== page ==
VIZSLA.jpg
Breed Group Group 11: Gun Dog Breeds
Sub-group 11-A: Pointing Dogs
Origin Country Hungary
Weight Males: 44-66 pounds. Females: 44-66 pounds.
Height Males: 22-25 inches. Females: 21-24 inches.
Other Name(s) Hungarian Shorthaired Pointing Dog, Hungarian Vizsla, Magyar Vizsla, Rough-Coated variety: Drotszoru Magyar Vizsla, Rovidszoru Magyar Vizsla, Smooth-Coated variety: Hungarian Pointer
Breed Type Pure
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Vizsla

Breed Group Group 11: Gun Dog Breeds
Sub-group 11-A: Pointing Dogs
Origin Country Hungary
Weight Males: 44-66 pounds. Females: 44-66 pounds.
Height Males: 22-25 inches. Females: 21-24 inches.
Other Name(s) Hungarian Shorthaired Pointing Dog, Hungarian Vizsla, Magyar Vizsla, Rough-Coated variety: Drotszoru Magyar Vizsla, Rovidszoru Magyar Vizsla, Smooth-Coated variety: Hungarian Pointer
Breed Type Pure
click here for FULL BREED STANDARD

Origins

The Vizsla’s ancestors are believed to have come into the Carpathian Basin with ancient nomadic Hungarian tribes. Vizslas are likely descendants of the extinct Turkish Yellow Dog and the Transylvanian Hound, with some German and English Pointer mixed in later on. These dogs were renowned for centuries for their ability to hunt in the varying and rugged terrain. Evidence of these dogs has been found in illustrations dating back to the 1300s. Their popularity as hunting dogs eventually caught the eye of Hungarian aristocracy, and the breed became closely associated with royalty. Pointing competitions were found as early as the 1800s, with the Vizsla dogs excelling at the sport.

The sleek coat of the Vizsla was excellent for open terrain and hot climates, however, hunters found it problematic in thickets and thorns, as well as inclement weather. In an effort to get a more durable coat on the dogs, two smooth-coated females were bred to a German Wirehaired Pointer. The resulting offspring were the start of the wirehaired breed, which produced dogs that were capable of hunting in virtually all terrain with the same persistence and stamina as their smooth-coated brethren.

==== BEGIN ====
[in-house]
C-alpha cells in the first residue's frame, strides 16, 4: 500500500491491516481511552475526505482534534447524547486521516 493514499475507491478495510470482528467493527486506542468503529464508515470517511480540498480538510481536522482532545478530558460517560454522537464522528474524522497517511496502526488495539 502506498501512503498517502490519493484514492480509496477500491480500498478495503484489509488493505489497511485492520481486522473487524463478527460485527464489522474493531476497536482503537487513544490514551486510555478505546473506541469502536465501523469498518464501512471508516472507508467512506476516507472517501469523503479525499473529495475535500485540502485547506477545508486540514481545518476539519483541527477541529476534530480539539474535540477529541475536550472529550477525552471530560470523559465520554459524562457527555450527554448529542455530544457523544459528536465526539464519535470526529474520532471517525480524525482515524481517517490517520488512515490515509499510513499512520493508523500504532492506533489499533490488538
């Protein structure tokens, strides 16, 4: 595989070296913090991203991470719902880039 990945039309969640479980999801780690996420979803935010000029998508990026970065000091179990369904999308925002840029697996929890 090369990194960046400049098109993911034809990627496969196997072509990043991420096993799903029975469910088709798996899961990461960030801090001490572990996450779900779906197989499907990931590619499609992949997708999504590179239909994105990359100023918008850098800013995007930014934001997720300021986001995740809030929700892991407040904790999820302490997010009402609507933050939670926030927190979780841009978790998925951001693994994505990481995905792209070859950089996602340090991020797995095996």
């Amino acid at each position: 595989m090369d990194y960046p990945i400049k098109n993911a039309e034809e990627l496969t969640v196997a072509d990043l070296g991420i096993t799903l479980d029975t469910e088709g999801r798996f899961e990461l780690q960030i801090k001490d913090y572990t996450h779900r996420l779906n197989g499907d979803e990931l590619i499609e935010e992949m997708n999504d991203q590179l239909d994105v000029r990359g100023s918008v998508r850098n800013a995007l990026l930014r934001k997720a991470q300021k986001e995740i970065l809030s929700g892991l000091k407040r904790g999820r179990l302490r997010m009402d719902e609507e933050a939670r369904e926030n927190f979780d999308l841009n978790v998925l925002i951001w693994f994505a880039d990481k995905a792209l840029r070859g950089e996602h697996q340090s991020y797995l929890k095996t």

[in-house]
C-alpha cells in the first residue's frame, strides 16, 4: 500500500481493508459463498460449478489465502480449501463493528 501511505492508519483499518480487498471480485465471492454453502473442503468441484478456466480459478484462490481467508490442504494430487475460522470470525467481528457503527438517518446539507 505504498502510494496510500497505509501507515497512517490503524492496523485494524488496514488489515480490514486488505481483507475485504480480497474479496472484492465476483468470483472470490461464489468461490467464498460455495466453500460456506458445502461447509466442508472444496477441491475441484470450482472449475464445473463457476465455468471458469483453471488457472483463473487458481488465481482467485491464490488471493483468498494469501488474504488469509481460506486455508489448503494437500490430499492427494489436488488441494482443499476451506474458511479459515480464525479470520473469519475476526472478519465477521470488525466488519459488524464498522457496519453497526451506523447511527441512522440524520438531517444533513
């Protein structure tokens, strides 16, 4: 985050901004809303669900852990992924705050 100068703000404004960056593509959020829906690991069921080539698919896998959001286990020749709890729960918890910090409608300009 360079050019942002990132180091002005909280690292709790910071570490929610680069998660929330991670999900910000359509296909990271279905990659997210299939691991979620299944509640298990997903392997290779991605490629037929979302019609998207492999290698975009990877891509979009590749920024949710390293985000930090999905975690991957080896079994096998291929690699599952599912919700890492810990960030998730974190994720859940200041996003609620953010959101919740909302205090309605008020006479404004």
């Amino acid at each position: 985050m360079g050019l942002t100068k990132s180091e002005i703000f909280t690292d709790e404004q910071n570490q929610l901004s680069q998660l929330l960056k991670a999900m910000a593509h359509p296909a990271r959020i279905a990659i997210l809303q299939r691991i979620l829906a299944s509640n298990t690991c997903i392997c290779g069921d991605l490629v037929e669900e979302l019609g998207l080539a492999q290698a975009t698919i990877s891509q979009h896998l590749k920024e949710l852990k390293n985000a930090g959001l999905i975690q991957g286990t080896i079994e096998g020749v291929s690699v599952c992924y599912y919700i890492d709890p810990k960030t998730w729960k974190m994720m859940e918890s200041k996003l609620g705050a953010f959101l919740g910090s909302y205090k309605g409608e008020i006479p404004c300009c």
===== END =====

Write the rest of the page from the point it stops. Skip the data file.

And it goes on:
The breed’s popularity continued to grow until World War II, which decimated dog breeds and landraces all over Europe. Making matters worse, Russia gained control of Hungary after the war, which further hampered the continuation of the breed in its own country of origin. However, thanks in part to the popularity of these dogs before the war, many specimens were exported throughout Europe before the effects of the war came to Hungary. Enthusiasts were able to rebuild the breed, mainly from exported stock. Eventually the Vizsla made his way to the United States in the mid-twentieth century, and his hunting abilities, temperament, and endurance did not fail to impress. His popularity continues to grow today as a hunting partner and a family companion.

Breed Characteristics

Head: Mesaticephalic skull type, moderate in size, muscular, and in proportion to the rest of the body. The topskull is broad, with well-developed temporalis muscle, giving the head a somewhat domed or arched appearance in profile. The median furrow is accentuated by the temporalis muscles as well. The superciliary ridges and occiput are moderately to well-developed. The head is clean-cut and without excess skin or wrinkle.
Eyes: Moderate in size, oval to diamond in shape, and hazel, amber, or medium to dark brown in color. The eye rims are well-fitted and well-pigmented. The eyes are never bulging. There should be sufficient bone in the surrounding orbital sockets to protect the eyes. Any signs of entropion or ectropion are incorrect for this breed. Eye whites should not be exposed.
Ears: Moderately large in size, without appearing pendulous or houndish. The length should equal 3/4 of the total head length. They are broad throughout and rounded at the tips. They are set on level with the eyes, and fairly well-back on the skull. The leathers are soft and thin, with inner the edge hanging closely to the head.
Muzzle: The muzzle is full and broad. It is square and deep throughout, ending rather bluntly. It is never pointed. The plane, or bridge of the muzzle, is level and straight. Upper and lower jaws are well-developed, approximately equal in length, have good bone substance, never snipy or weak.